Girl Well Read
Published book reviewer, blogger of books & book lifestyle products, wine drinker and polka dot lover. I’d love to review your book next! Follow me on Instagram and Twitter (@girlwellread), Pintrest, Litsy, Goodreads, LibraryThing, BookLikes, and ReadFeed (Girl Well Read).
A special thank you to NetGalley and Penguin Random House Canada for an ARC in exchange for an honest review.
Heavily influenced by the Monica Lewinsky scandal, Zevin tackles slut-shaming in her newest book Young Jane Young and it is glorious! She examines the double standards, sex scandals, and misogyny that resides not only in politics, but in life. Women everywhere face these issues and are often silenced from the shame, and the threat of losing everything they have worked so hard for.
Before becoming Jane Young the wedding planner, Aviva Grossman was an ambitious, bright intern with the congressman's office. Aviva has an affair with her boss, the congressman himself, and blogs about it. True to life, when the affair is made public, it is Grossman that goes down while the beloved congressman carries on. Aviva becomes the punchline and butt of many jokes—she is labelled as fat, ugly, and a slut. She is not employable or dateable and sees no other way out that to change her identity and move away to a remote town in Maine.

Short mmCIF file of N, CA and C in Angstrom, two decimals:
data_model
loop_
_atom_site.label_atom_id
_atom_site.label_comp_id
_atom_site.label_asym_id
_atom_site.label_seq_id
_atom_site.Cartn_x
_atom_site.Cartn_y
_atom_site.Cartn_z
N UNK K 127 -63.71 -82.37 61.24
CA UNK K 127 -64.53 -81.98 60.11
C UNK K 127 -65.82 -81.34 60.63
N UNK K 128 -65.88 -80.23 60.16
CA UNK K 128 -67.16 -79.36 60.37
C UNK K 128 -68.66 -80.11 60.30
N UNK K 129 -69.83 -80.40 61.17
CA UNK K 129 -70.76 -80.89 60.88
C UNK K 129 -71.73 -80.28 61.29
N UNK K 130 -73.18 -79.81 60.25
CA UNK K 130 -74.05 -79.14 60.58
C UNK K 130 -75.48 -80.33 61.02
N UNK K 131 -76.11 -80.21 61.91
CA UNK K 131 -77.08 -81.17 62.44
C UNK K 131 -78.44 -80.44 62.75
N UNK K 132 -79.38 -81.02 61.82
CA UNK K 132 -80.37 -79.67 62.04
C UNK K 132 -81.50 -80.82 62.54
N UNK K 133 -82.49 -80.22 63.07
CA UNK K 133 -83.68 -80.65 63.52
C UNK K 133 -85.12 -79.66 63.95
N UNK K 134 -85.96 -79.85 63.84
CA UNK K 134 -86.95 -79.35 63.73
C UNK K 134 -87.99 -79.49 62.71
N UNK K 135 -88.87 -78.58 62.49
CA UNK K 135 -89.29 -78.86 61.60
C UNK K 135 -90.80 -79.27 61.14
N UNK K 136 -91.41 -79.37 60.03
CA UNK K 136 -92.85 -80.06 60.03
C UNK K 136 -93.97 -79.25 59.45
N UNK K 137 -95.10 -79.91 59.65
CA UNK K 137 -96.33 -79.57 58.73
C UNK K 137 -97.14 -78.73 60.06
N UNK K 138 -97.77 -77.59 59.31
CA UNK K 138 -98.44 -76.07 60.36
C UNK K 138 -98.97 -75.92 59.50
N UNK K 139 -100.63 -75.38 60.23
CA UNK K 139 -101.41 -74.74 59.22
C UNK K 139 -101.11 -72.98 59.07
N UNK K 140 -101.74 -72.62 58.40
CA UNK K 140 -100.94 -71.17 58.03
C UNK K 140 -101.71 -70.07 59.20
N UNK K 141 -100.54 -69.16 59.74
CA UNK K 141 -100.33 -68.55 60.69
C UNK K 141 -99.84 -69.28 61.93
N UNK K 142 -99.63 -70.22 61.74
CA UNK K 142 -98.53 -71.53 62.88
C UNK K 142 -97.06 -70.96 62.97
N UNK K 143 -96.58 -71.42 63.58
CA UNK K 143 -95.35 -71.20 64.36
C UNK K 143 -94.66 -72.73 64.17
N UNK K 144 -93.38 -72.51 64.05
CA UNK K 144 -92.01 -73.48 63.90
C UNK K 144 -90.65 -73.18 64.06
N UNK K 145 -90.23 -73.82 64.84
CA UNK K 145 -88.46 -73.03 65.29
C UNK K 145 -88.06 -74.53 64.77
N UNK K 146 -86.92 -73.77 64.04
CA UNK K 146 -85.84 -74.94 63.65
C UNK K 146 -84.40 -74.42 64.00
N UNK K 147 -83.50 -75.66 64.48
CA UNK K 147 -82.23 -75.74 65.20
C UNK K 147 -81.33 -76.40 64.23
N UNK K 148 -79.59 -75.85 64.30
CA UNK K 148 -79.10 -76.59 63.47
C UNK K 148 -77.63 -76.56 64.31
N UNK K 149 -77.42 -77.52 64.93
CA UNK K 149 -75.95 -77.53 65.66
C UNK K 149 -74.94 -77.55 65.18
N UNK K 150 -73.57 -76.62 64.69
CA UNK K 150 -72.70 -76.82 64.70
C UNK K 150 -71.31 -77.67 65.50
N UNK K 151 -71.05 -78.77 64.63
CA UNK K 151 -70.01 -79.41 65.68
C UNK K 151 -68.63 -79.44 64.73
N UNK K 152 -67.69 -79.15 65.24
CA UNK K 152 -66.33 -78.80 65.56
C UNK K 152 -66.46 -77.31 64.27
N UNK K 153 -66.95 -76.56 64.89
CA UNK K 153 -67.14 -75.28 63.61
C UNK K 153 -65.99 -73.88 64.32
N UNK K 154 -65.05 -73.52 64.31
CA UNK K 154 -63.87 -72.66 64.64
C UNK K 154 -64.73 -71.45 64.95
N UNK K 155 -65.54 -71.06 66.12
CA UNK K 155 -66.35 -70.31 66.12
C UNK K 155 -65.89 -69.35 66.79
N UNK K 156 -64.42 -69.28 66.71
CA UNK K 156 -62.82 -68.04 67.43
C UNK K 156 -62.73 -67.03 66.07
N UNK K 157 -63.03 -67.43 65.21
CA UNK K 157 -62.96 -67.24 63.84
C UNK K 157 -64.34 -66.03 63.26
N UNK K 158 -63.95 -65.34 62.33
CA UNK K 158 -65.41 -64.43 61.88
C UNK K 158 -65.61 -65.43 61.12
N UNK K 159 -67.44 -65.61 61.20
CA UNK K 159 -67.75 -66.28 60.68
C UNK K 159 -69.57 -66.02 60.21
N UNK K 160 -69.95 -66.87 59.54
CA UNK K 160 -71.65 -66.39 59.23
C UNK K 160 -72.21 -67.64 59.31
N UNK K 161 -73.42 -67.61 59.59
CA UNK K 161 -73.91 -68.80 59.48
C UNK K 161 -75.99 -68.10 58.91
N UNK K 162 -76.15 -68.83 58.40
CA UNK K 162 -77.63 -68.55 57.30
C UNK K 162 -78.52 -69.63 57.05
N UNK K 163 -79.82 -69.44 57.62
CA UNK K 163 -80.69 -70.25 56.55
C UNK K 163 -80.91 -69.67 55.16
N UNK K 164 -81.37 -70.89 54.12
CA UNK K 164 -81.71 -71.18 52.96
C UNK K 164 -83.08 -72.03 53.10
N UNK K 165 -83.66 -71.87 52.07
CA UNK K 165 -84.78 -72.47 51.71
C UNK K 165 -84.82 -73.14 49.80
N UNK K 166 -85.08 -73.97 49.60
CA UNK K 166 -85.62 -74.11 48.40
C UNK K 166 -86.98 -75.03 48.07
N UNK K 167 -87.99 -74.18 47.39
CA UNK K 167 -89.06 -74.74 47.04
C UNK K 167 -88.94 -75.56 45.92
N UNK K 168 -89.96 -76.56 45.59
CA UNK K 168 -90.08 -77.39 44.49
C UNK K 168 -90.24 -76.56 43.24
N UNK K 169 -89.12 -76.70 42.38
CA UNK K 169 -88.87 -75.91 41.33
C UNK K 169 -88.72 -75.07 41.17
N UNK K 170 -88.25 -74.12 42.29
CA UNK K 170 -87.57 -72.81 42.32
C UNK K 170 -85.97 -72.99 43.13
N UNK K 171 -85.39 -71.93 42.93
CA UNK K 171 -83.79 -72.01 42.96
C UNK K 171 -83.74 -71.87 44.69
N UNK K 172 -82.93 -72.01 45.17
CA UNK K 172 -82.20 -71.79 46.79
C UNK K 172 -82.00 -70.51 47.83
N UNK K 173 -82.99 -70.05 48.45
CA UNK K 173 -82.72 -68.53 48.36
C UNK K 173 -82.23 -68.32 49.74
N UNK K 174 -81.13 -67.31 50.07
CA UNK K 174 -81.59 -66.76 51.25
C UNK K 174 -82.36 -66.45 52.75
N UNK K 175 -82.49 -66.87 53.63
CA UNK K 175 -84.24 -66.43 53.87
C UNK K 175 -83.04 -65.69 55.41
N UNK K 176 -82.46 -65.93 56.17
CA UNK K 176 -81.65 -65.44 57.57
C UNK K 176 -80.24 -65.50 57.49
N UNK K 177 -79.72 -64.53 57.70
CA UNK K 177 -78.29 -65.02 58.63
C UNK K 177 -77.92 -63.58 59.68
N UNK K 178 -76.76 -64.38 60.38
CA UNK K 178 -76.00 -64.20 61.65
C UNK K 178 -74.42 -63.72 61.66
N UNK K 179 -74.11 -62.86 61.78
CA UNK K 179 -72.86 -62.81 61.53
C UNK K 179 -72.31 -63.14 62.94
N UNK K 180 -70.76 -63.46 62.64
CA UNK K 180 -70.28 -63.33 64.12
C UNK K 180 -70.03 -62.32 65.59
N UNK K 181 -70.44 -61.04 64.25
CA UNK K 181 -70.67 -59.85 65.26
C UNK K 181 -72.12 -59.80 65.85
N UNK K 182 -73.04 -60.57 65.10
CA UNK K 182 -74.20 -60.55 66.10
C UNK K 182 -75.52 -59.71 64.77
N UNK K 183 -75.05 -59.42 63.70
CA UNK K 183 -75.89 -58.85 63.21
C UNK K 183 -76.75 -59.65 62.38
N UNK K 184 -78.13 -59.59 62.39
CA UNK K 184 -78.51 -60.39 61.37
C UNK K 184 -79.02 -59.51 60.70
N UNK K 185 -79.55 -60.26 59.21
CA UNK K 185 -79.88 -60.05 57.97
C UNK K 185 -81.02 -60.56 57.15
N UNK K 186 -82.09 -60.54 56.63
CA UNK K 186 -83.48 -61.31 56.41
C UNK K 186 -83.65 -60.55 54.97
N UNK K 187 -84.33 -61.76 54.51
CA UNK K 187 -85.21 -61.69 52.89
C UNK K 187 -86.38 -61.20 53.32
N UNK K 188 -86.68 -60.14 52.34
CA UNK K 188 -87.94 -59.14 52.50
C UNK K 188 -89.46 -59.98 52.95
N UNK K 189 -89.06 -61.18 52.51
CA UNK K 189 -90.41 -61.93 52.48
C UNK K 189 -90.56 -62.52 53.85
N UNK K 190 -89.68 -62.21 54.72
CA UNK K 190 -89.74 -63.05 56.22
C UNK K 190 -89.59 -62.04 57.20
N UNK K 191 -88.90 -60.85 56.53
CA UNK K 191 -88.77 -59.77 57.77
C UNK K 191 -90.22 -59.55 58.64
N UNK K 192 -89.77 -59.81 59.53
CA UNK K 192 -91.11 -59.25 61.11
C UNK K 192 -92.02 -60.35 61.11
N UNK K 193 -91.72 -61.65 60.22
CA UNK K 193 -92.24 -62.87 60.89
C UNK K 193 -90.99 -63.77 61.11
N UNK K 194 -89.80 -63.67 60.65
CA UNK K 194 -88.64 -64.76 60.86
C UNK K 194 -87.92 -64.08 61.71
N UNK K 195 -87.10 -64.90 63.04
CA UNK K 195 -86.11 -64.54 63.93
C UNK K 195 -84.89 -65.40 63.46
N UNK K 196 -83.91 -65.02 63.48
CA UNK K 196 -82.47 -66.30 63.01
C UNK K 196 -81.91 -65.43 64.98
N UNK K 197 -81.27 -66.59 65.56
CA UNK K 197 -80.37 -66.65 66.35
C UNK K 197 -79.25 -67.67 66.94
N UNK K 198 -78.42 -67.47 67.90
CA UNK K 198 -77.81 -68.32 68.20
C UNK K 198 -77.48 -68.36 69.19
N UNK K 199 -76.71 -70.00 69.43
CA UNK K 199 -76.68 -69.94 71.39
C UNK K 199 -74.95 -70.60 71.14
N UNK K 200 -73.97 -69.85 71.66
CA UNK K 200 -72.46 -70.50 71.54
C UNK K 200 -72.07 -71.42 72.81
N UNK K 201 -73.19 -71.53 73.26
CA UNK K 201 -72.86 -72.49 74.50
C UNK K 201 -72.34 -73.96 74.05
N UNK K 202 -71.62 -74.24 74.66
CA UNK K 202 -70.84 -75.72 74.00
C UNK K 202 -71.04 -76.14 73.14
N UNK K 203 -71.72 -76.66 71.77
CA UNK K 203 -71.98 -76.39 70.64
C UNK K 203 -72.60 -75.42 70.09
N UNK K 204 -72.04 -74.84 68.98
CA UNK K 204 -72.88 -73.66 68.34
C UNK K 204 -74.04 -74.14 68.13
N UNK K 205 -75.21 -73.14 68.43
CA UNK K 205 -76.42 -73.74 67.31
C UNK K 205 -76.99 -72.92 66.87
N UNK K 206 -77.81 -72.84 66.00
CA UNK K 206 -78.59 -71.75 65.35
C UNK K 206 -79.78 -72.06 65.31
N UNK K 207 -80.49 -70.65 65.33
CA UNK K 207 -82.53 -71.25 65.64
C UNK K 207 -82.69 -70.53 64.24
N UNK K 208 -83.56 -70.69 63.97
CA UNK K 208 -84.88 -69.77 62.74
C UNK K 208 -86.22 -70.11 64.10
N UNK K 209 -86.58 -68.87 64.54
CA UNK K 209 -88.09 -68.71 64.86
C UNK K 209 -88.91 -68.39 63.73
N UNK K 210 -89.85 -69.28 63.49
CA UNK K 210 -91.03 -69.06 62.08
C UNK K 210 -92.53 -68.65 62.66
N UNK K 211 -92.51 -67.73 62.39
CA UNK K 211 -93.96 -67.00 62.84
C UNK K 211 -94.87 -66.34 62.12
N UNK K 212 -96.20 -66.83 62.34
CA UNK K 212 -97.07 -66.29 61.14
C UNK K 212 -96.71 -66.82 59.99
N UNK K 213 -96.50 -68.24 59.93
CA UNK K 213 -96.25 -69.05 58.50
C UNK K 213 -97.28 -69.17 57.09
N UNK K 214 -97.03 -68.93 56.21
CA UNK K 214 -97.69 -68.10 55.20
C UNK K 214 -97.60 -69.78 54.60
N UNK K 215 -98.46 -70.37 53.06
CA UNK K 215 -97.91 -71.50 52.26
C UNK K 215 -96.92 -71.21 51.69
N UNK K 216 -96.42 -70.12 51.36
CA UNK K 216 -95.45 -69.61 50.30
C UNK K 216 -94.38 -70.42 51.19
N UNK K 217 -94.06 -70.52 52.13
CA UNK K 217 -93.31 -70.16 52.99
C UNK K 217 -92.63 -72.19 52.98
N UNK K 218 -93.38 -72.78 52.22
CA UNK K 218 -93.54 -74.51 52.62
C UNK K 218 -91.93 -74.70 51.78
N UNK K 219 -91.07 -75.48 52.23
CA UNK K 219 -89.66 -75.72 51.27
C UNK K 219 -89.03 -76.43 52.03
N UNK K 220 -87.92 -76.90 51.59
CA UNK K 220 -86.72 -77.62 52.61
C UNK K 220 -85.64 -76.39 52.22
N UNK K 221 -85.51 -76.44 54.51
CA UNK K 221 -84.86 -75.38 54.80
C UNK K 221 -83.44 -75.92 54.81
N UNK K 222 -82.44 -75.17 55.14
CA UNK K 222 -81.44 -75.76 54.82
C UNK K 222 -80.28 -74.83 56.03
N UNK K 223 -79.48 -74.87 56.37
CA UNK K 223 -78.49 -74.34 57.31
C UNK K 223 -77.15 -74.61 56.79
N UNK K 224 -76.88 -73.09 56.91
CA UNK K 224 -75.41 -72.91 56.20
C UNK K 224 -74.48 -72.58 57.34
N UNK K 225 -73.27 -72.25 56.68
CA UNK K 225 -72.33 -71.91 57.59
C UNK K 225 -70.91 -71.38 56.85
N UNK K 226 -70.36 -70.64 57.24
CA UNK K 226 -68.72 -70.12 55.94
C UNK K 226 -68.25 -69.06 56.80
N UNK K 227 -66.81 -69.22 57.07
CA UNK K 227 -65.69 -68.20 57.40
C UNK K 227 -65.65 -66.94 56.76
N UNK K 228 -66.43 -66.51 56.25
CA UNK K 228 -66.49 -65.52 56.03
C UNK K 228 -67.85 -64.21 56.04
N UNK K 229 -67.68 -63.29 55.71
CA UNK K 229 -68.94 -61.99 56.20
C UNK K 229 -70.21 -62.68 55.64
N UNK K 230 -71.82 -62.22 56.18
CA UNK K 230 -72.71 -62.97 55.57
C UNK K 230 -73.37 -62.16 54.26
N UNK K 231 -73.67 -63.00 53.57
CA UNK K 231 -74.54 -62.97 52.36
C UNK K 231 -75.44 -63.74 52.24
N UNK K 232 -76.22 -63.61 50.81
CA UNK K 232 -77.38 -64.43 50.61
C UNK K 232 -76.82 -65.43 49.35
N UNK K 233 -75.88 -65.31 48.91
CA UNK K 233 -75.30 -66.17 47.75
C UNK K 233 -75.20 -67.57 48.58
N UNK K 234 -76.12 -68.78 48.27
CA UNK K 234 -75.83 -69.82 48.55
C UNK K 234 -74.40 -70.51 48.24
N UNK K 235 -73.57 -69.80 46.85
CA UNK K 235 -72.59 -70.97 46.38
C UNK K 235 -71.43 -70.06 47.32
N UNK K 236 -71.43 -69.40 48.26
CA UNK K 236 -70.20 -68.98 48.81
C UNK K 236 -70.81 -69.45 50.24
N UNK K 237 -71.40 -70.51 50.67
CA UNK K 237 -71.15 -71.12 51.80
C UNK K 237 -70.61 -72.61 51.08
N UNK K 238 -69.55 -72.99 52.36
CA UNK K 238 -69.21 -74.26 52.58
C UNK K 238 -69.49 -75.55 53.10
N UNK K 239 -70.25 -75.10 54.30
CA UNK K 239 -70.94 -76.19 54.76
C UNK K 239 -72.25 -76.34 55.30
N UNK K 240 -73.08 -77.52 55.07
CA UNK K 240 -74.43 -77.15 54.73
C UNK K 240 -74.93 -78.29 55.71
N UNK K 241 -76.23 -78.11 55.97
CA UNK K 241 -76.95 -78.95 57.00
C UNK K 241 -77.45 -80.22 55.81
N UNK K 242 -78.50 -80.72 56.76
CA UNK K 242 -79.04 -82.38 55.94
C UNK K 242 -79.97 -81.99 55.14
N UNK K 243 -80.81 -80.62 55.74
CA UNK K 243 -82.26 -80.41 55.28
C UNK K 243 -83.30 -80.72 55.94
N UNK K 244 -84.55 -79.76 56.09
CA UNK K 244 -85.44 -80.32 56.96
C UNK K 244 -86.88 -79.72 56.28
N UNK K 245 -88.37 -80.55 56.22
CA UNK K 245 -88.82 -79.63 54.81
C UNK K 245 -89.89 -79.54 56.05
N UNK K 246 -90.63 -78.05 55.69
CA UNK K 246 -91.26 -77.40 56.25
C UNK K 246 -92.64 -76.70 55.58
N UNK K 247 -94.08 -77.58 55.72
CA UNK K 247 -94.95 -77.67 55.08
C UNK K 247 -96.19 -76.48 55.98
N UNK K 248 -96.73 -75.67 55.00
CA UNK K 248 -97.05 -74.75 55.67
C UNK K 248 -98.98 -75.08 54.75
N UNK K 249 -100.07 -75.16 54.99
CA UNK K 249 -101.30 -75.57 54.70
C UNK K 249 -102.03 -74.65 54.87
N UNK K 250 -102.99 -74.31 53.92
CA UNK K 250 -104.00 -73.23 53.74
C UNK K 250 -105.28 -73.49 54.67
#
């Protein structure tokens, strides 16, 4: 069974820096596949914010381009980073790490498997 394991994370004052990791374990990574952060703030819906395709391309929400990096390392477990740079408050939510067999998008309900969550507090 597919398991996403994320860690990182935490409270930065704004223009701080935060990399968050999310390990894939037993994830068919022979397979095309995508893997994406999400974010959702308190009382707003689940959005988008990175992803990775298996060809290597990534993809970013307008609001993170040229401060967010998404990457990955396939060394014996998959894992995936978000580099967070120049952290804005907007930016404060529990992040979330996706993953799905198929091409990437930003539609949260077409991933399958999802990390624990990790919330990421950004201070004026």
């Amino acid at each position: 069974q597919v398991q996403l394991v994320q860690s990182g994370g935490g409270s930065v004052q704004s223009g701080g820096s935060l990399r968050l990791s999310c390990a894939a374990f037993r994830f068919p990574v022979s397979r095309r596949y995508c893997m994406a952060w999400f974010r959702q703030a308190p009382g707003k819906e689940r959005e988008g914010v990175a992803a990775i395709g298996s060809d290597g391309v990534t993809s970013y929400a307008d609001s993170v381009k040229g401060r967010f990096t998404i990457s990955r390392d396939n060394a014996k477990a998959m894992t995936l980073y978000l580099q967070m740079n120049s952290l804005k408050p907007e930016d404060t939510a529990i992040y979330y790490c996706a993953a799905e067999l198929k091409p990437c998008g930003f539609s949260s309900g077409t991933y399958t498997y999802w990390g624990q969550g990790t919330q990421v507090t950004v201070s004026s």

On top of running her own event planning business, Jane is also navigating being a single mother to Ruby. Even though she has started her life over, politics doesn't seem to be out of her system and she decides to run for office. Unfortunately for Jane, the past catches up with her (the internet is forever) and it is only a matter of time before Ruby discovers who her mother really is/was. Ruby is the vehicle through which Jane must face not only her past, but Aviva herself.
Told through the voices of Aviva/Jane, Aviva's mother Rachel, Ruby, and Embeth Levin (the congressman's wife), we hear all sides of the story. Zevin's characters are not without flaws. In fact, it is these flaws that drive the story forward and this type of narrative is the perfect vehicle to accomplish this. She effortlessly moves from past to present without confusion. Her writing is witty, fresh, and thought provoking.